In the US corporate setting, a trend has emerged dubbed as ‘The Great Resignation‘. It refers to the increasing number of employees who are leaving their jobs since the late months of 2020. This trend in the US, however, appears to be a global phenomenon as it is experienced by other countries, specifically, those in the Asia-Pacific. In a survey conducted by Mercer, higher turnover rates were observed among Southeast Asian countries such as Malaysia, Indonesia, the Philippines, and Thailand.
As a public sector human resource practitioner, I cannot deny that this global phenomenon is indeed happening in our country. In our organisation alone, attrition rates have increased from the late 2020s from 5% in October 2020 to 8% by October 2021, with compensation, further studies, and opportunities for advancement as primary reasons for leaving.
A government entity faced with this challenge, however, is not at liberty to immediately address such concerns. Pay increases and other perks cannot be easily instituted as it undergoes a tedious approval process. Career advancement or promotion is neither easily attainable due to limited positions in the Government.
In light of these circumstances, our HR team initiated the establishment of a retention framework intended to offer alternatives and keep employees satisfied, enough to stay with the organisation. It is this initiative that stirred my interest to study the interplay among organisational climate, mental well-being, and employee work engagement on the retention of the employees.
In determining organisational climate, we measure the employees’ perception on established rules and regulations, relationships, environment, and management or leadership of the organisation. On the other hand, the mental well-being of employees plays a vital role in affecting a person and their productivity at work, which in turn, affects the whole organisation.
In connection with this, I have come up with a hypothesis that organisational climate and mental well-being are related to employee engagement, and it affects the attrition and retention rate of the organization.
Numerous studies have been conducted on the relationship between organisational climate and employee engagement, as well as mental well-being and employee engagement. In a 2021 study by Damianus Abun and colleagues, it was found that organisational climate of the Divine Word Colleges was correlated with the work engagement of its employees, and even recommended the improvement of school management. Meanwhile, in a study conducted by Brad Shuck and Thomas Reio, they found that high engagement group employees demonstrated higher psychological well-being and personal accomplishment, whereas, low engagement group employees manifested higher emotional exhaustion and depersonalization. While these studies have clearly shown the relationship between organisational climate, mental well-being and employee engagement, these were conducted in the private sector setting, and I want to take explore applicability to the public sector setting.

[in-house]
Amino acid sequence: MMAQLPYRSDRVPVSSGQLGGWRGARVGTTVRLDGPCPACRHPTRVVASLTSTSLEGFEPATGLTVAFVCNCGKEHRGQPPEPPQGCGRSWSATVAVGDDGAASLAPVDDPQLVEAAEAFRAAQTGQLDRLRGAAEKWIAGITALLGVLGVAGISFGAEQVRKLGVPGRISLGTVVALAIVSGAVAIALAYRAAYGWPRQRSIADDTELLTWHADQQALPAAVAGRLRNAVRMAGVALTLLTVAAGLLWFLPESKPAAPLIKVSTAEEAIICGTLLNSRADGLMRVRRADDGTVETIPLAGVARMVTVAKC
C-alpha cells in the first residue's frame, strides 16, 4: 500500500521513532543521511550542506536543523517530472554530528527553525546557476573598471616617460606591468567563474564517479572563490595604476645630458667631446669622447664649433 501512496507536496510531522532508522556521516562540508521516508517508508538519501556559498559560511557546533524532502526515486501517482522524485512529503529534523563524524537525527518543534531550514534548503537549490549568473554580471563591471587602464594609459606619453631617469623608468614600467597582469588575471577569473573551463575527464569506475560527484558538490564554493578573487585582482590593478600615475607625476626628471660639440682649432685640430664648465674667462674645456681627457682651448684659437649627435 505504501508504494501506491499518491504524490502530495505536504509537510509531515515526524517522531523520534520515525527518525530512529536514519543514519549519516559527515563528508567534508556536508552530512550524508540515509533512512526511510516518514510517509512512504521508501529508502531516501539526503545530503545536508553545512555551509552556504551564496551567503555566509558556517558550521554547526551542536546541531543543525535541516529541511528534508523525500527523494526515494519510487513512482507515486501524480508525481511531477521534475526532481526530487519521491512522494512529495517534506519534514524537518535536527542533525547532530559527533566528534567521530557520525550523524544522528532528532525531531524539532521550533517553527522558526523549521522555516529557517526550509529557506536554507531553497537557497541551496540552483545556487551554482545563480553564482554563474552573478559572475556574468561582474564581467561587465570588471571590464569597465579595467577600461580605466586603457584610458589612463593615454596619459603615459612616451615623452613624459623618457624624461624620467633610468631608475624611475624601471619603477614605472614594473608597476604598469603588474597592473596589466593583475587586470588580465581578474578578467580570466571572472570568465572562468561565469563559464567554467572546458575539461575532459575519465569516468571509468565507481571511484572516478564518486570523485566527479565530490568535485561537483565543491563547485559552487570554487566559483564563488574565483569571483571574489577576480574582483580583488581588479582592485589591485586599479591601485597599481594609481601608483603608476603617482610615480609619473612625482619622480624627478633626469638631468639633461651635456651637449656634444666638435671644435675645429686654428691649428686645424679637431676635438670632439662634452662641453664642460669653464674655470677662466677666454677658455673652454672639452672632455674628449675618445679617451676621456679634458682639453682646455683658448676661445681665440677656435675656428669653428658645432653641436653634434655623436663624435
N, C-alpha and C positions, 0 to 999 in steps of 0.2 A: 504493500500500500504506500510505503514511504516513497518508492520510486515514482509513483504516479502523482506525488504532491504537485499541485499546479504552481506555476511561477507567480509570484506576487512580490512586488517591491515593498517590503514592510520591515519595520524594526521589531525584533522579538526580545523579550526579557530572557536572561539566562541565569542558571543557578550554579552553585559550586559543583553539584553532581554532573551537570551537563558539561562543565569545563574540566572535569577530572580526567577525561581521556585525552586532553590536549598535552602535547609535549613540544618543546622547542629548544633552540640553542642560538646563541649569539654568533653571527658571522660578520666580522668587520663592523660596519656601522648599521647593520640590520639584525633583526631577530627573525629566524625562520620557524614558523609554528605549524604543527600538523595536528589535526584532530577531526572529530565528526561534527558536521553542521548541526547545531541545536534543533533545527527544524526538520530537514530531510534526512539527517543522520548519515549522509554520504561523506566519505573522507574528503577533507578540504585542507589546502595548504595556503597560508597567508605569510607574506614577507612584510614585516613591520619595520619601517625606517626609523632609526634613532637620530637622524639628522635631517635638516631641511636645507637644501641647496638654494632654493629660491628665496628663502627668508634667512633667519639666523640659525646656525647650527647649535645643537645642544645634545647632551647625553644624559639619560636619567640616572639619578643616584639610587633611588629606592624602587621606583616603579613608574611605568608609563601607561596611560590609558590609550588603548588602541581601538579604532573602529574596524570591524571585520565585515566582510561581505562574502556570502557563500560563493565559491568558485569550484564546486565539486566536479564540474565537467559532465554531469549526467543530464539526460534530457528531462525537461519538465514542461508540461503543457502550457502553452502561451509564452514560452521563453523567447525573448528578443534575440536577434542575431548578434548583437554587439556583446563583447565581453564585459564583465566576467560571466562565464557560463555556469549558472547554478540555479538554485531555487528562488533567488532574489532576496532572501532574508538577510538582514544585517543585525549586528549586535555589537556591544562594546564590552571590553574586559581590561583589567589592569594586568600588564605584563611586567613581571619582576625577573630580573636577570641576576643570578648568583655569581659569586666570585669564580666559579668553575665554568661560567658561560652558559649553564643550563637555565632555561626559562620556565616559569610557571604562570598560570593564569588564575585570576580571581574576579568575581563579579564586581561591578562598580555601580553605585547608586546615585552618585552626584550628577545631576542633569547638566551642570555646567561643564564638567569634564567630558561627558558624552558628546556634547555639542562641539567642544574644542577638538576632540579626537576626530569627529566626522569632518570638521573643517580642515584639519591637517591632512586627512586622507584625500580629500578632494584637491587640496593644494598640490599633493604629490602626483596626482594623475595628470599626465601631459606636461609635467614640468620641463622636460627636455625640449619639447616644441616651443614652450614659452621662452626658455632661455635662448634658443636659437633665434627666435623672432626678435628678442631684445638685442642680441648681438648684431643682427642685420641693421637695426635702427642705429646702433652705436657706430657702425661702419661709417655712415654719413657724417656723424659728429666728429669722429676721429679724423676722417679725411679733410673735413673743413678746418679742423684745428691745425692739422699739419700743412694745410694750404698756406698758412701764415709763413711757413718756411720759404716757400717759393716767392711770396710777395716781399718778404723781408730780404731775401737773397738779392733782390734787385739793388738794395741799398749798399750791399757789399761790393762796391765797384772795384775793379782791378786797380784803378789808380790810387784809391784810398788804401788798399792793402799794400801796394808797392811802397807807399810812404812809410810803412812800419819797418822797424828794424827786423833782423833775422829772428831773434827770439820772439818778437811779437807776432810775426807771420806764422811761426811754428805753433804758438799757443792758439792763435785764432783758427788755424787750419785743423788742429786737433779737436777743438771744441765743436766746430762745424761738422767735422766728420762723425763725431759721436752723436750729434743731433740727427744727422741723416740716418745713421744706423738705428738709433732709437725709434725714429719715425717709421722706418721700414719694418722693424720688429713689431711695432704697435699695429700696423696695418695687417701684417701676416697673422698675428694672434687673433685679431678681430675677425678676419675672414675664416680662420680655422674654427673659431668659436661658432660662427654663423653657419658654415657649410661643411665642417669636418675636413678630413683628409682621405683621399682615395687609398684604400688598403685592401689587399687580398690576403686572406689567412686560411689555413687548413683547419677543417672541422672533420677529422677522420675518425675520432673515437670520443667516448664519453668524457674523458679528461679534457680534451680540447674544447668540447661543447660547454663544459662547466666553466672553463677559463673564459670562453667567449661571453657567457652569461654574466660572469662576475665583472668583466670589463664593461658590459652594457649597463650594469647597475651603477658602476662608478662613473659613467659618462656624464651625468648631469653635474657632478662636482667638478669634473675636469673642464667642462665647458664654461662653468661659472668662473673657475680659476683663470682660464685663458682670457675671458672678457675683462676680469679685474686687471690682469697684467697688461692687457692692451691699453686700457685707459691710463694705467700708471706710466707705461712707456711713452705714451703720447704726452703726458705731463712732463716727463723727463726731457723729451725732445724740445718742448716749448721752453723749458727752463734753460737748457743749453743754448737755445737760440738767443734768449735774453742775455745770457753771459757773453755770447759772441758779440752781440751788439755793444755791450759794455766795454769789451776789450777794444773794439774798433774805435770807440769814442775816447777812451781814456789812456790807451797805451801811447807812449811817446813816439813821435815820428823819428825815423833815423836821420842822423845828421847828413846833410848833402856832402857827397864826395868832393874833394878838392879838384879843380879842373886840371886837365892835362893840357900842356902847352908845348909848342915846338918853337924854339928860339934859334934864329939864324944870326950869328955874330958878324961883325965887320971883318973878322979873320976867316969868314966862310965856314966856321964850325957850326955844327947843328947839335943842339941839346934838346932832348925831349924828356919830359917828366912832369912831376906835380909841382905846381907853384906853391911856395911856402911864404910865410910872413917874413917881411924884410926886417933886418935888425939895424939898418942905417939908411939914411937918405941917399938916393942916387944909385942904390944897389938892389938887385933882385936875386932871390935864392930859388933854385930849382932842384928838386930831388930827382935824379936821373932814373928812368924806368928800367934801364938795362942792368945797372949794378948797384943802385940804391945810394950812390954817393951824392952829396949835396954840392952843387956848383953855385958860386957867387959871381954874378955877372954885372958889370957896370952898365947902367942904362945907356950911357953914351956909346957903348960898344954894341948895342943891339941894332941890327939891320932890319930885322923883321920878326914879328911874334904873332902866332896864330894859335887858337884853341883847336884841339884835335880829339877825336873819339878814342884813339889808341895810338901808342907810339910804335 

As a foundation of this study, I would like to explore the JD-R Theory of Bakker and Demerouti as the theoretical framework. I plan to use mixed methodologies, both qualitative and quantitative methods. For the quantitative method, I will use different surveys such as the climate of our organisation which serves as an existing measure for mental well-being and employee engagement. For the qualitative aspect of the study, individual and focus group discussions will be conducted to validate survey responses, and thematic analysis will be applied to the data gathered. The participants of the study will be determined by random sampling.
As this remains to be a proposal, this may be subject to changes depending on the different factors and feasibility of the study. Nevertheless, I expect that the study can help our organisation as well as other government agencies in determining employee needs, come up with better policies and guidelines that can contribute to the better management of the organisation, and proper interventions in addressing this problem.
Micaella Shaira Javier is a master’s degree student at Polytechnic University of the Philippines.
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